While I was at Wood's mother's house last week, I received a call from my parents. They were out "antiquing." They love antiques so much they do them as a verb. This was another activity that occupied much of my childhood, driving from no-name town to no-name town looking for giant antique malls occupying old warehouses and spending hours browsing from booth to booth. It turns out my parents were only a few miles from Wood's hometown and they said they found some furniture I might like in an antique mall. Wood was sick, so I took Juniper and found my parents standing before a booth filled with beautiful modern furniture: a custom-made Howard Miller Nelson clock and a Thonet bent-plywood dining set and two vintage Knoll tulip chairs and a bunch of other stuff so rare and unusual I can't even remember the names. "We saw this stuff, and immediately thought of you," my mom said. My dad stuck his nose up at the furniture, but happily carried Juniper around the antique store on his shoulders for the next few hours while I looked at all the great stuff in the antique mall with my parents. It had been years since I'd been in that kind spawling Midwestern antique store. I had a blast with my parents in that store.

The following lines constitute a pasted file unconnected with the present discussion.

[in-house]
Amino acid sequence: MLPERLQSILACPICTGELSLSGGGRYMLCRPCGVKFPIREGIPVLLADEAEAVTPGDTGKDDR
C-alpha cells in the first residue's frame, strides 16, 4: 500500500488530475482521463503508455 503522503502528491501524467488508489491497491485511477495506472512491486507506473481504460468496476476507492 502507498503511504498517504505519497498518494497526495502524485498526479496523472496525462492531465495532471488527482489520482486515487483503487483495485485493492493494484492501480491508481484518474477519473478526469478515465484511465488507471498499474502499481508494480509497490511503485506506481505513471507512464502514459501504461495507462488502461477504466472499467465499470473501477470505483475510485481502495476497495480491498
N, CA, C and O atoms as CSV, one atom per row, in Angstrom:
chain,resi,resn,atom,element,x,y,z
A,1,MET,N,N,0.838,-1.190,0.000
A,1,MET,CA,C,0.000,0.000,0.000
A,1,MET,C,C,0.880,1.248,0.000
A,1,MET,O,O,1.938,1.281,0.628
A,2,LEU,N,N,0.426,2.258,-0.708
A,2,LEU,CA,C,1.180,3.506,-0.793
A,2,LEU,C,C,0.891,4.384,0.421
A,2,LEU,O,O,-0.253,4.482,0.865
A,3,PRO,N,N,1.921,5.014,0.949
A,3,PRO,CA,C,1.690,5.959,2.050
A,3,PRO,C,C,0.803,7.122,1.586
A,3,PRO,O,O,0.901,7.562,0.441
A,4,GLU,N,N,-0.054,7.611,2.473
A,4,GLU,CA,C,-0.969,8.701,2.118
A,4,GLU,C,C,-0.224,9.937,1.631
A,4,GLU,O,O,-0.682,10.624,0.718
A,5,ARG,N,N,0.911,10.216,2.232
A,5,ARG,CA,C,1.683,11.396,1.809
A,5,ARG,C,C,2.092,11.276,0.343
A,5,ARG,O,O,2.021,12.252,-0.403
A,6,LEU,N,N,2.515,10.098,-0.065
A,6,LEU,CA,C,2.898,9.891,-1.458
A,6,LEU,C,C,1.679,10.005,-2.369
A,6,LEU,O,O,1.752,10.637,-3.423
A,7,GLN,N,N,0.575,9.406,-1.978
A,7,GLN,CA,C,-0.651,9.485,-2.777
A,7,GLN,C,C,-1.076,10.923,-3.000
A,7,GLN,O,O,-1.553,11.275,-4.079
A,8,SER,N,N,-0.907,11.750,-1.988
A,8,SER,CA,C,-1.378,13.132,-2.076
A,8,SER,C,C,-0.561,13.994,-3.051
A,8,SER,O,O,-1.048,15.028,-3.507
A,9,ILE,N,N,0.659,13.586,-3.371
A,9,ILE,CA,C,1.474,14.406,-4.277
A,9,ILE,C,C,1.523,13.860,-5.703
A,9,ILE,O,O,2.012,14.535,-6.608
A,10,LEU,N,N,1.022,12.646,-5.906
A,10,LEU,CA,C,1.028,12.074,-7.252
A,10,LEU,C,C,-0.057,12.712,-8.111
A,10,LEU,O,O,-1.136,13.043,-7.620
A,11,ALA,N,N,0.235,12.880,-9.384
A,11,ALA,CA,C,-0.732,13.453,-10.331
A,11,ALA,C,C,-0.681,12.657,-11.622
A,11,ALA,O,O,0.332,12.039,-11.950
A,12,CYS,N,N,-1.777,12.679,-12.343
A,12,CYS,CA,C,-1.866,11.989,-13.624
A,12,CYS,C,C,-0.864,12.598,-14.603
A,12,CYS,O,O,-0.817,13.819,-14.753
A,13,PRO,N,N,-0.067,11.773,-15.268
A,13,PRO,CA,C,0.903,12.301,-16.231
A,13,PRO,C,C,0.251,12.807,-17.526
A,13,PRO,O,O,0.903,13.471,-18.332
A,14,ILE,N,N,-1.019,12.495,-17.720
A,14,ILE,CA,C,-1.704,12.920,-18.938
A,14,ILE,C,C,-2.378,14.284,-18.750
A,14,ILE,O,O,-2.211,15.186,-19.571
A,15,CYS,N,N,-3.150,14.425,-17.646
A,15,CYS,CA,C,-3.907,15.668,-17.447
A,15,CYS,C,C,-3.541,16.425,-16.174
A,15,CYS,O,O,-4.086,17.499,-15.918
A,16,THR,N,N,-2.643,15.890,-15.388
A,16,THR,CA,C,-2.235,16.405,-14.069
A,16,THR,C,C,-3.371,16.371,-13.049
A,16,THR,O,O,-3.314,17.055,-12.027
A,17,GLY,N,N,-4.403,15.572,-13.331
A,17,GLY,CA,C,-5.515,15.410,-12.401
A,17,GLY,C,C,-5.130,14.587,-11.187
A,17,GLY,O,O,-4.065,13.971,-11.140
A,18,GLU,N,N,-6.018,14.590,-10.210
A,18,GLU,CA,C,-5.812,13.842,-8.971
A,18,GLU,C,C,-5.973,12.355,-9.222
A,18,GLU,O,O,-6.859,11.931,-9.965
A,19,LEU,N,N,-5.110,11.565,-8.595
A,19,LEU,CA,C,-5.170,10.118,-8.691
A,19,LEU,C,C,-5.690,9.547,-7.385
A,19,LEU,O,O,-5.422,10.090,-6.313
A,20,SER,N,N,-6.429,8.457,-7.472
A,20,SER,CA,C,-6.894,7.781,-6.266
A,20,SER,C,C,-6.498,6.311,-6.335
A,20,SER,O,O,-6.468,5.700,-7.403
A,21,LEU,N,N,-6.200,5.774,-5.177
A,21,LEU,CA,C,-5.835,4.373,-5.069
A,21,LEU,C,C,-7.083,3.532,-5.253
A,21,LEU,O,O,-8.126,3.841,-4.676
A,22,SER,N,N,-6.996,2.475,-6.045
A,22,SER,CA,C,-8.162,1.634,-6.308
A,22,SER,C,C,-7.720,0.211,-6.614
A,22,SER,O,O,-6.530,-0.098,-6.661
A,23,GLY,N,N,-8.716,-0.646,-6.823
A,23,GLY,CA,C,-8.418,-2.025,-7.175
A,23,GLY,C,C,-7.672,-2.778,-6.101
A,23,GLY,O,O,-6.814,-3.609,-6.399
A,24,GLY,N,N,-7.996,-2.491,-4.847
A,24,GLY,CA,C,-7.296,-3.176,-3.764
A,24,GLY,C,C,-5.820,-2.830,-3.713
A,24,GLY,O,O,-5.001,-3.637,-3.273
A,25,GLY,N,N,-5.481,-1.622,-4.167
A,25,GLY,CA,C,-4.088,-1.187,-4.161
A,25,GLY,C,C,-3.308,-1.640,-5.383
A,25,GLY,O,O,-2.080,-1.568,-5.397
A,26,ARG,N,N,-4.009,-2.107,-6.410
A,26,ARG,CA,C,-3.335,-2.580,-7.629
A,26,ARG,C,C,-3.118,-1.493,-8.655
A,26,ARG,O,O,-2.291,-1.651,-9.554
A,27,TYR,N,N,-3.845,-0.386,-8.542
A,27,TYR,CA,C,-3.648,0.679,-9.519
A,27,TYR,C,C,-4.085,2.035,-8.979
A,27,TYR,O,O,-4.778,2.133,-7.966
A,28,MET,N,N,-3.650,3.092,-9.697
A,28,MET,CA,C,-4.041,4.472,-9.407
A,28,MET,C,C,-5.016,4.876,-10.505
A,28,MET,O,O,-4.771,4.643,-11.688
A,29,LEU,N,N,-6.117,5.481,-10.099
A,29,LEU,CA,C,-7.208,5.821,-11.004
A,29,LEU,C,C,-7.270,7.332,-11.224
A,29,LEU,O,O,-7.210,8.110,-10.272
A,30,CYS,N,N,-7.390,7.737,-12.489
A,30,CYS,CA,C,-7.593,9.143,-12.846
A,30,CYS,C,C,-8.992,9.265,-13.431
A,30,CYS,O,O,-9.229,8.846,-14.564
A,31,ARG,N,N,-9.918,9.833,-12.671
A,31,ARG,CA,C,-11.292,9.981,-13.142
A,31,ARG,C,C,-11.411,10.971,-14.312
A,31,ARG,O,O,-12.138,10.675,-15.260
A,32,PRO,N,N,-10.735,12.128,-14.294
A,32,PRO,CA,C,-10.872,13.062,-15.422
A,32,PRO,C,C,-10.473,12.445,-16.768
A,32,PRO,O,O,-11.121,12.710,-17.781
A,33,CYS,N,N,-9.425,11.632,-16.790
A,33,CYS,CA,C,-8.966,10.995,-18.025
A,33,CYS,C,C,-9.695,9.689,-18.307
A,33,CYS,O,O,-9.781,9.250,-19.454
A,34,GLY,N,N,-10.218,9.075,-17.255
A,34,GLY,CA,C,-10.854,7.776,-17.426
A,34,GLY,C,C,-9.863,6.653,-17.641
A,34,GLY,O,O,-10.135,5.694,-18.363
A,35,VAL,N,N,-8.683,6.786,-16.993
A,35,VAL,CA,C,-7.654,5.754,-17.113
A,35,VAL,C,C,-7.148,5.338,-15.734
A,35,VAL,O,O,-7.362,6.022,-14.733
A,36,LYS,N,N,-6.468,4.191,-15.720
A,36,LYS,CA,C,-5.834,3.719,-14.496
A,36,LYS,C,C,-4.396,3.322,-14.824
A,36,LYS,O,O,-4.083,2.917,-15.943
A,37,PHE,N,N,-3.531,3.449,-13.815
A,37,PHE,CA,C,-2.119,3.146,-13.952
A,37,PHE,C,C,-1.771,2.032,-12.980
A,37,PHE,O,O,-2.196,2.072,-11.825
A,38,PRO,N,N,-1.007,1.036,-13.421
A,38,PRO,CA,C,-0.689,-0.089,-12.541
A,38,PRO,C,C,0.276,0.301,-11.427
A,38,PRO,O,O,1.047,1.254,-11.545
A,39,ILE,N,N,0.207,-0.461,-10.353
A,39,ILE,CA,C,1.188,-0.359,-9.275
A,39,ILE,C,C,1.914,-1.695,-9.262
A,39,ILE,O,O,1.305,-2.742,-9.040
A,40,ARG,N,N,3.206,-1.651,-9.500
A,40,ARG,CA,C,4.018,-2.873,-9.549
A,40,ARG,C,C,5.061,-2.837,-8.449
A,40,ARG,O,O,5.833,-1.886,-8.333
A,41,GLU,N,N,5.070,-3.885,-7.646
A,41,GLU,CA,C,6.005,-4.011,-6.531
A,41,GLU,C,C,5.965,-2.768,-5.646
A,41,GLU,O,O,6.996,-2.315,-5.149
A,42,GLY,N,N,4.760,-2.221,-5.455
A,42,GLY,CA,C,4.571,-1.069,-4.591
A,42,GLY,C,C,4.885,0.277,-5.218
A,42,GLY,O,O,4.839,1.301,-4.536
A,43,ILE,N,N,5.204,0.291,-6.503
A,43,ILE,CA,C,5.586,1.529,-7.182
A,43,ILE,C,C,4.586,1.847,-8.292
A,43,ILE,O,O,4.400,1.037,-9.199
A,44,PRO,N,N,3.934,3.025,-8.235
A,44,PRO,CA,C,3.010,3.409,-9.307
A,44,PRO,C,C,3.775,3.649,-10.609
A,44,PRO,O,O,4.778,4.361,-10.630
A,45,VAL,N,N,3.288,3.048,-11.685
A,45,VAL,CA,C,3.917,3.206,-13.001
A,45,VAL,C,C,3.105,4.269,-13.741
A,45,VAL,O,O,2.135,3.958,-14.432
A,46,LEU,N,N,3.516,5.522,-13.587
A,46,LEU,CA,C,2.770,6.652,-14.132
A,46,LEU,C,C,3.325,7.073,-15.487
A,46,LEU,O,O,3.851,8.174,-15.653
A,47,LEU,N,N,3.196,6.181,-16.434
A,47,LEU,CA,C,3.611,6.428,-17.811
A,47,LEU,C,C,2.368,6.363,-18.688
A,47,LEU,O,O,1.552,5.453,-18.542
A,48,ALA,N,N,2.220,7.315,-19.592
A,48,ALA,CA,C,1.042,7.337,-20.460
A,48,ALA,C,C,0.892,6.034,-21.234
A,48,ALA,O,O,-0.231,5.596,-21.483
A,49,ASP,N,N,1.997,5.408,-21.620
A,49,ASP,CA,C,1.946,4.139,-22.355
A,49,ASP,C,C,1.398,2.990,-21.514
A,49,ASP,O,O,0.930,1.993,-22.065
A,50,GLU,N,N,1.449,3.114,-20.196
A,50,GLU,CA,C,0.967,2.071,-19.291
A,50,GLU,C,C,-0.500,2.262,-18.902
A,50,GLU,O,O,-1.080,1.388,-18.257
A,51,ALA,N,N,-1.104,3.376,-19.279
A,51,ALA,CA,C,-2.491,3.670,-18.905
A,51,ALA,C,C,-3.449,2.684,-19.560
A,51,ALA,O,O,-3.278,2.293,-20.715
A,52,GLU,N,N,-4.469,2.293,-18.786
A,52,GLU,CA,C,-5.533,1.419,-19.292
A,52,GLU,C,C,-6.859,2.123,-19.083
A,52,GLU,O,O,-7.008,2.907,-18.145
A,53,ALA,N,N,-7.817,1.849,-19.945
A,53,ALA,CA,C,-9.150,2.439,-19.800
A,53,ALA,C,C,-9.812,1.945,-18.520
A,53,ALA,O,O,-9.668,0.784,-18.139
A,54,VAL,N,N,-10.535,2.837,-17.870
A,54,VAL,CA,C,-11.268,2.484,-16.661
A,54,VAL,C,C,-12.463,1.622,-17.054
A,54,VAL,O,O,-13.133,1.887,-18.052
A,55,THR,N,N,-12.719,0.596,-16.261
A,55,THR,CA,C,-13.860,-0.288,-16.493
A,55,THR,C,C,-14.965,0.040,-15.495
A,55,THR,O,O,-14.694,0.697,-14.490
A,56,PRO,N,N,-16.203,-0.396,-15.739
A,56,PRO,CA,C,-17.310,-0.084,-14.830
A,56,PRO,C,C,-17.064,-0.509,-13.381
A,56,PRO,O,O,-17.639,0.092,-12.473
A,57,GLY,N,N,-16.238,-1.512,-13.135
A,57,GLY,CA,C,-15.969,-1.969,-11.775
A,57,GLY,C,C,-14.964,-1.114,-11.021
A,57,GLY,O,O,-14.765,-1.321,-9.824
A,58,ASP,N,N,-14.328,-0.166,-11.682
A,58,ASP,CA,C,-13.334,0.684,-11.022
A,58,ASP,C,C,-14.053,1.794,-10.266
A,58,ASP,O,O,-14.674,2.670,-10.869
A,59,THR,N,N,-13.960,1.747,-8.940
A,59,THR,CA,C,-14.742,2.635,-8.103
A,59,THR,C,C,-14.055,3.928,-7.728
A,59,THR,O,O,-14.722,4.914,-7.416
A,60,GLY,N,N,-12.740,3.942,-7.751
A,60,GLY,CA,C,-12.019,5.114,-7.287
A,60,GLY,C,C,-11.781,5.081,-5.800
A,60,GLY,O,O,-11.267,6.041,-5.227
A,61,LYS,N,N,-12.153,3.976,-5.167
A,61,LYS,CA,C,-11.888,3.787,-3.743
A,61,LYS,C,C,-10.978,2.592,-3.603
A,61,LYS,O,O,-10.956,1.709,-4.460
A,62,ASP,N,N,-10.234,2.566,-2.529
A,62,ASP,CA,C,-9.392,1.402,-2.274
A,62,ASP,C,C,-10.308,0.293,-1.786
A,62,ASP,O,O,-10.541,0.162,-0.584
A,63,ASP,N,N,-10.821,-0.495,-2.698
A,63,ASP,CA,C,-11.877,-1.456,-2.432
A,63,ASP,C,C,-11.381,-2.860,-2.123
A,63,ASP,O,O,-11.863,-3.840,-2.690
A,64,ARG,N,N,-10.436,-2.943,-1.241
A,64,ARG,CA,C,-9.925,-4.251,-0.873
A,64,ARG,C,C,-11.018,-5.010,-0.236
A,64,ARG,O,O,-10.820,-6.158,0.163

That's the thing about time: it has a funny way of making anything modern into an antique.

When I returned to Kalamazoo after a year in Ireland back in 1997, I was an annoying prick. I had that fourth-semester worldliness that so many college students who study abroad return with; I put an Irish flag up in my bedroom and listened to Irish traditional music just to let everyone know that I was different now. I had seen the world. I had seen the Egon Schieles at the Leopold Museum in Vienna; I had ordered a bottle of pinot grigio at a trattoria in the Trastevere; I had painstakingly walked every inch of Leopold Bloom's path from Irishtown to Eccles Street. I was nineteen years old and thought I was hot fucking shit.

Sometimes I so want to punch nineteen-year-old me.

You can bet I looked forward to March 17 in those days as an opportunity to flaunt my experience with all things Irish. St. Patrick's Day in Dublin had been mildly disappointing; there was a parade with a few dozen neo-pagan creative anachronists dressed like Celtic warriors and maidens skipping across College Green before St. Patrick himself ended the parade on stilts waving a giant crucifix at them. At night, there were anti-climactic fireworks over the Liffey. There were no more drunks on the streets than usual. The Irish I talked to were confused by the whole drinking-green-beer-starting-at-7:00 a.m. phenomenon we have here in the states; to them it sounded like smoking crack on Martin Luther King's birthday.

In 1998, Wood and I were living on separate sides of a duplex in a student neighborhood with four other roommates, and we all decided to throw a St. Patrick's Day party. I even designed a flier that showcased my superb collage skills, full of cheesy Irish sayings and ephemera: